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Alberta politics, the sands, and the truth

Wildrose party leader and MLA for Fort McMurray-Conklin, Brian Jean, seeking to find a way into the headlines during the dog days of a summer now dominated politically by the extended federal election, chose to make some hay provincially with Toronto Centre NDP candidate Linda McQuaig’s widely publicized comment on CBC’s Power and Politics that "A lot of people recognize that a lot of the oilsands oil may have to stay in the ground if we're going to meet our climate change targets."

Jean was firm in his remarks, calling McQuaig’s position "anti-Alberta posturing" and demanding that Alberta Premier Notley "must actively repudiate this crazy idea in the strongest terms possible."

But as a growing number of commentators have pointed out in the ensuing political maelstrom, what Jean's statements miss is the simple fact that McQuaig was not issuing a "crazy" or extreme personal opinion about the sands, but, rather, telling the truth: there is a wide scientific and political consensus that much of the current known oil reserves in the world (including the sands) will have to stay in the ground if we are to meet internationally agreed-upon targets to mitigate against even more dramatic climatic changes due to a warming climate.

In other words, if we are to meet our climate change targets, there will have to be consequences in terms of the amount of oil (and coal and gas) we can extract and burn. The evidence in support of McQuaig's "opinion" is backed up by some of the best research into climate change around the world.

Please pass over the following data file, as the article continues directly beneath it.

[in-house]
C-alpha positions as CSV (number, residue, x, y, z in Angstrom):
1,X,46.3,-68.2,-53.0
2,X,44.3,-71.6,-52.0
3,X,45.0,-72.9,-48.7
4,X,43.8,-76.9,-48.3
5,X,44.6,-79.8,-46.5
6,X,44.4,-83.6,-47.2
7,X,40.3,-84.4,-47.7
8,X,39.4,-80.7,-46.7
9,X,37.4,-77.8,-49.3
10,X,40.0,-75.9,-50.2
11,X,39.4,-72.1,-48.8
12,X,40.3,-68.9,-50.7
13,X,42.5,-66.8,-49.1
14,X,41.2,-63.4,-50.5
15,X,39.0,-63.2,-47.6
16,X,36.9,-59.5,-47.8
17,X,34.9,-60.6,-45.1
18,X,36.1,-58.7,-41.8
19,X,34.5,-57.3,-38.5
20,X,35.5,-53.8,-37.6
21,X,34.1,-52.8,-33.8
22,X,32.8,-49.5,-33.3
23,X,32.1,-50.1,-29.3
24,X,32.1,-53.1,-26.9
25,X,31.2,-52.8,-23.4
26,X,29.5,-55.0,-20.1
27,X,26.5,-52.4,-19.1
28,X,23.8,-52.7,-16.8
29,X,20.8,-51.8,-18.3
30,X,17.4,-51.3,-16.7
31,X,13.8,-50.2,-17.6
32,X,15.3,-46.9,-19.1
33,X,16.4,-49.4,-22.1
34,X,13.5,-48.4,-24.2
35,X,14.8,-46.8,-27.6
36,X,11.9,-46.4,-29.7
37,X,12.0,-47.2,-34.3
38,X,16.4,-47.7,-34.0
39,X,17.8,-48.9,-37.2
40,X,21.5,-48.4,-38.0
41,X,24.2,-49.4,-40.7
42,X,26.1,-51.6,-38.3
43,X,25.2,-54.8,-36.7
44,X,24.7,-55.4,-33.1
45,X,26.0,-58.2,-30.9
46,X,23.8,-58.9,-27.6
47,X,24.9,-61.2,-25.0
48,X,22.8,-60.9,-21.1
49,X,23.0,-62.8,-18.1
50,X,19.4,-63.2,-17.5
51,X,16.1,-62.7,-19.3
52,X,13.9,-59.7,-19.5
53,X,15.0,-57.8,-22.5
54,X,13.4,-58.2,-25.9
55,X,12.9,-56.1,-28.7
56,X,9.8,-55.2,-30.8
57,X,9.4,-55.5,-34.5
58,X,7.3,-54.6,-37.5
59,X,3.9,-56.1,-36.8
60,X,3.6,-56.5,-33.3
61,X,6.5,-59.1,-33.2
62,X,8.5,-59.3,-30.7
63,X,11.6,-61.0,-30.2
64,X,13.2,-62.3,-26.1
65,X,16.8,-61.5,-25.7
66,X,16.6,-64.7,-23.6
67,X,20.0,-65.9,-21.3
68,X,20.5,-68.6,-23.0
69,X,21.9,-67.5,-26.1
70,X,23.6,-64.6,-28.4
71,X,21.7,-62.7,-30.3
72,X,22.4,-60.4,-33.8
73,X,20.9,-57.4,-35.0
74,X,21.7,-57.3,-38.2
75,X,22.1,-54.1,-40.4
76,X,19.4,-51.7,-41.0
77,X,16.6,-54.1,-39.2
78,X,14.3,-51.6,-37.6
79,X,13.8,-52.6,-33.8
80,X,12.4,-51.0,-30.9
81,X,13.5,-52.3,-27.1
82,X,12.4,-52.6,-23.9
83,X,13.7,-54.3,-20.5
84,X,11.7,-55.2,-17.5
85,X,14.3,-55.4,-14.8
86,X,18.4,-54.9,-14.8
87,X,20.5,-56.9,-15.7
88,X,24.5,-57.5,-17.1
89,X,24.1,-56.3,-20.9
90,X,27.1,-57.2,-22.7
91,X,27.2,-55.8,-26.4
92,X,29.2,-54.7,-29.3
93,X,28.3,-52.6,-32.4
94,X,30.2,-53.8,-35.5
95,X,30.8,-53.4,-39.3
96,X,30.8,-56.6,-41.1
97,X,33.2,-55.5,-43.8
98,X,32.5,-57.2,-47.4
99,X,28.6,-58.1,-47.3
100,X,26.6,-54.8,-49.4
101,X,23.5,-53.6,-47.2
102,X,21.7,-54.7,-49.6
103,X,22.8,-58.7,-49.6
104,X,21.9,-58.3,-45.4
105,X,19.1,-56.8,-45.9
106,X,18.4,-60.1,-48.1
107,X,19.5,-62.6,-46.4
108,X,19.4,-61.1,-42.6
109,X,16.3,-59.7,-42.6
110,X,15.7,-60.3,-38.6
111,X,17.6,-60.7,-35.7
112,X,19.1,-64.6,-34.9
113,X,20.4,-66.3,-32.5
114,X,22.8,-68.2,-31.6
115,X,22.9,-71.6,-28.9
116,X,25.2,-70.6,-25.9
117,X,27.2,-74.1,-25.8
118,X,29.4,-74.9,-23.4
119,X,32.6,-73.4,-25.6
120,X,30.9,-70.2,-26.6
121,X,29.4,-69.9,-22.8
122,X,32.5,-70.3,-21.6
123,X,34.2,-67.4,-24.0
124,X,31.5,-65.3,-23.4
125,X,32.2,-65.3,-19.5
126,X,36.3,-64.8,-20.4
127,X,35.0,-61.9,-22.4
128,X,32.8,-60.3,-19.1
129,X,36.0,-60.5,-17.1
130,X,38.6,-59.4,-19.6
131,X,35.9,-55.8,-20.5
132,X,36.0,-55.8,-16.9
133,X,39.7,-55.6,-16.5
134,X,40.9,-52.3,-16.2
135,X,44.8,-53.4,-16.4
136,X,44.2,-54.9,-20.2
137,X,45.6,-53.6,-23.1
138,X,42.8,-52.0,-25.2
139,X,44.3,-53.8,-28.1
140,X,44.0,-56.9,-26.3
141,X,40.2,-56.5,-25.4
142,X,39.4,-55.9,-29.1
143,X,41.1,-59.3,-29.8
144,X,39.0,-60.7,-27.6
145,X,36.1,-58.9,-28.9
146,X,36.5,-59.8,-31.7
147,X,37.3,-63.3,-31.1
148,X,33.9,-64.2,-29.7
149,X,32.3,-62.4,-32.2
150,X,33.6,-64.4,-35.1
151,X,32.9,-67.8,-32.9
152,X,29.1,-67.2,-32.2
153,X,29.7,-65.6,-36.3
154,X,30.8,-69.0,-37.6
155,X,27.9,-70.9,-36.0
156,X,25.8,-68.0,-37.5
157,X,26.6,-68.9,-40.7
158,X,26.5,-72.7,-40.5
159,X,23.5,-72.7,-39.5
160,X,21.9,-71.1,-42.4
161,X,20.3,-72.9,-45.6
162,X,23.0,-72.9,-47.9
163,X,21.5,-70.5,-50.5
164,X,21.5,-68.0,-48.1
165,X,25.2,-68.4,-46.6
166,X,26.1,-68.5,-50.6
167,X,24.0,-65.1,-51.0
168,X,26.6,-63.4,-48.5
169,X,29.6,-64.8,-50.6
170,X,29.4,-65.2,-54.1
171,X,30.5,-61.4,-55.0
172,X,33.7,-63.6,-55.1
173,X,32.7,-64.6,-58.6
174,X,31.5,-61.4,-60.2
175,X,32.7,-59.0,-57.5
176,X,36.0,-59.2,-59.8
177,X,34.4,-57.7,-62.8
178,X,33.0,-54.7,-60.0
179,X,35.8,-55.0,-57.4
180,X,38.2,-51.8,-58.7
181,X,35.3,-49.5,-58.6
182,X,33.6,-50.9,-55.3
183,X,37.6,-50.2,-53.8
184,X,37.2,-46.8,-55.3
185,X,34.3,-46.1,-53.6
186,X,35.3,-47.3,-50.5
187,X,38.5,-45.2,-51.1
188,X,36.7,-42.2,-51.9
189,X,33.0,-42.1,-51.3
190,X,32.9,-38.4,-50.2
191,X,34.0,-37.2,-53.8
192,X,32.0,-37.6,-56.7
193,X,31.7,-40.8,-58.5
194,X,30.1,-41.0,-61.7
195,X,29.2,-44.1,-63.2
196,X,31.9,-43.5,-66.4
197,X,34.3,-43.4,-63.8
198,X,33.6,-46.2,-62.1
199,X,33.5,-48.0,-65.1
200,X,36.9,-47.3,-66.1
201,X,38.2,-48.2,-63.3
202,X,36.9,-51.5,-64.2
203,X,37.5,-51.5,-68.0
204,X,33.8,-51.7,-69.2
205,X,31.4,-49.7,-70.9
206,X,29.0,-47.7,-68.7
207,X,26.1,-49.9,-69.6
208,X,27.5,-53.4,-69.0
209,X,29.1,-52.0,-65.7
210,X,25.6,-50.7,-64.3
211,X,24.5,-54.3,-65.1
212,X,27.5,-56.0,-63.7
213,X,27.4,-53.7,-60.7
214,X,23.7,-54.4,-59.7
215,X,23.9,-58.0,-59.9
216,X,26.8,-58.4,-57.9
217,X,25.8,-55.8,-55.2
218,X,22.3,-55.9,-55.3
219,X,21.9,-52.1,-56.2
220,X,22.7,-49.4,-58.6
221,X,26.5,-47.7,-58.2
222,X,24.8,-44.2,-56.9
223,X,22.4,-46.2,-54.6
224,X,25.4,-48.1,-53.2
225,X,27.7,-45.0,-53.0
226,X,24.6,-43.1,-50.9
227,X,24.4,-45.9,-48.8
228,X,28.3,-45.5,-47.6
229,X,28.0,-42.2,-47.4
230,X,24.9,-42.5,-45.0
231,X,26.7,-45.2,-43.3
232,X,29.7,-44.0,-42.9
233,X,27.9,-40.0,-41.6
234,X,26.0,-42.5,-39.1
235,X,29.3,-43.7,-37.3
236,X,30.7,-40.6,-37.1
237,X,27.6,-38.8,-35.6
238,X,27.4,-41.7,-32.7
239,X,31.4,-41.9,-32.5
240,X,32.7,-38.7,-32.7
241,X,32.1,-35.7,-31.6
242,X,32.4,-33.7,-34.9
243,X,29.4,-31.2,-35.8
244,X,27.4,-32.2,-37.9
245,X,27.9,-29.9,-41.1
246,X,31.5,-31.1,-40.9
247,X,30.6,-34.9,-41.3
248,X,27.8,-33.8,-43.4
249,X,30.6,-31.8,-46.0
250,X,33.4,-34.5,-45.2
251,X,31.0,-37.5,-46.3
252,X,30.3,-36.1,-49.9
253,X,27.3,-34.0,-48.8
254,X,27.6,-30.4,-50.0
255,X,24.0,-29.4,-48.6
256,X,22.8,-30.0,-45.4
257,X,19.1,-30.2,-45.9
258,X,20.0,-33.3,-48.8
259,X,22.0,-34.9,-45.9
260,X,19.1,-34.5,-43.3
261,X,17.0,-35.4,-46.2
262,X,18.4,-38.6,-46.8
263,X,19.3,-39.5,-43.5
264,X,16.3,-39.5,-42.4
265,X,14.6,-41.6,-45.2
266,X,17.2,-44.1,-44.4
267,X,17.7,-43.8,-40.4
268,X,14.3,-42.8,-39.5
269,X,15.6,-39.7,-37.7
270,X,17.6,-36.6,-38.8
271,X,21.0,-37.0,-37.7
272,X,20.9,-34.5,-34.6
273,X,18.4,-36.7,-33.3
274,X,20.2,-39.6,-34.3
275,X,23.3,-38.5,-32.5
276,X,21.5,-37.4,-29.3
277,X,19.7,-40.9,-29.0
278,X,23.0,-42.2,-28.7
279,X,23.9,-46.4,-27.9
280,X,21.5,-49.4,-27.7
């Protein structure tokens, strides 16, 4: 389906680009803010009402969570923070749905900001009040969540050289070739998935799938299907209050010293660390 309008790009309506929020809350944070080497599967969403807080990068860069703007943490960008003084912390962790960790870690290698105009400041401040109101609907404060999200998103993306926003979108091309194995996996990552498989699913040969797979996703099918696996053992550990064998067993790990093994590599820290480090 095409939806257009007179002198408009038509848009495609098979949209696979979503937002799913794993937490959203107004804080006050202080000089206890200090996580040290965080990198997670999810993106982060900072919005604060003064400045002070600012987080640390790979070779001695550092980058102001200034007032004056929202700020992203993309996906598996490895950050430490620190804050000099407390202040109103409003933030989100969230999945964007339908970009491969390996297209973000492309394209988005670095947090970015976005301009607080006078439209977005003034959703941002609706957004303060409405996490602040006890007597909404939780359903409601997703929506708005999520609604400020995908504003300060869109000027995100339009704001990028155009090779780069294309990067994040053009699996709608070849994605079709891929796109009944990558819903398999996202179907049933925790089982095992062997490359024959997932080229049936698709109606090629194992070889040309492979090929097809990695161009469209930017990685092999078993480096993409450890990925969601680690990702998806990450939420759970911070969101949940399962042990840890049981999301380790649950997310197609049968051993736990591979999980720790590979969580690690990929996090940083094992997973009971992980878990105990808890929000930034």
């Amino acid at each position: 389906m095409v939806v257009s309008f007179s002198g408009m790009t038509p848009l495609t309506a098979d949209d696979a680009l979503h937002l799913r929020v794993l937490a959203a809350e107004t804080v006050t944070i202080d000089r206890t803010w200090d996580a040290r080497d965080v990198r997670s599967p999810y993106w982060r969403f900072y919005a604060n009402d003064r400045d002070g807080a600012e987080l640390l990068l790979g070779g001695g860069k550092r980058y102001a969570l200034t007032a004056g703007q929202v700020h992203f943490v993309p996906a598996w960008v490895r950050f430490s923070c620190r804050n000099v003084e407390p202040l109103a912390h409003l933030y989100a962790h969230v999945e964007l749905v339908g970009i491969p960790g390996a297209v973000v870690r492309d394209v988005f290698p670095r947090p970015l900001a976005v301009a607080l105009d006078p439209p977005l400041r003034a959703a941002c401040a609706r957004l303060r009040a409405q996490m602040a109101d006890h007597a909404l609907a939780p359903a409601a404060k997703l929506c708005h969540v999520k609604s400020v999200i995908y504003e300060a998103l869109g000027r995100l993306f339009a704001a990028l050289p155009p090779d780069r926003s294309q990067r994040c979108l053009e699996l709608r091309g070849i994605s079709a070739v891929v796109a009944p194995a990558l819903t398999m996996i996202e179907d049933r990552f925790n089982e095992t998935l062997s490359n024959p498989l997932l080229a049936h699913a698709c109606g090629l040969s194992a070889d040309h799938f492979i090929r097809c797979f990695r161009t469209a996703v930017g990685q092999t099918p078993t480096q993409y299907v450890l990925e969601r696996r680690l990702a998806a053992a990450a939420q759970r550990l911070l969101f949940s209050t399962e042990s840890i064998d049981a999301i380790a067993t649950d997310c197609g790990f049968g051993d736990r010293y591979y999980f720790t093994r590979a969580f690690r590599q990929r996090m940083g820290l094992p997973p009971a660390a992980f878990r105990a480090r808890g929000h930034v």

For example, NASA scientist James Hansen has stated that "the simple message is the oil sands may appear to be gold. We do need energy and there's a lot of potential energy in the oil sands. But it is fool's gold because it's going to be clear and understood within a reasonably brief period of time that we cannot exploit unconventional fossil fuels like tar sands and tar shale. If we do, we're going to have to suck the CO2 back out of the atmosphere and the estimated cost of doing that is $200 to $500 a tonne of carbon."

In explaining the rationale for a joint statement issued by 110 North American researchers calling for a moratorium on new development in the sands, Simon Fraser ecologist Dr. Wendy Palen argued, "We're not trying to pick on Alberta and we're not trying to call for something that would put an end to oilsands operations. New production, new projects, new infrastructure projects, new additional oilsands production should be halted until the policies align better with international commitments to control the worst effects of climate change."

Even former Bank of Canada governor (and current Governor of the Bank of England) Mark Carney has argued that the "vast majority of reserves are unburnable" if global temperature rises are to be limited to below two degrees Celsius, the globally accepted limit to prevent runaway climate change.

In this context, Jean's politicization of McQuaig's comments is unhelpful (and to be clear, McQuaig stressed in the discussion that "All I'm saying is that we may end up in a position of having to leave it in the ground depending on what our environmental goals, our climate change reduction goals, become.").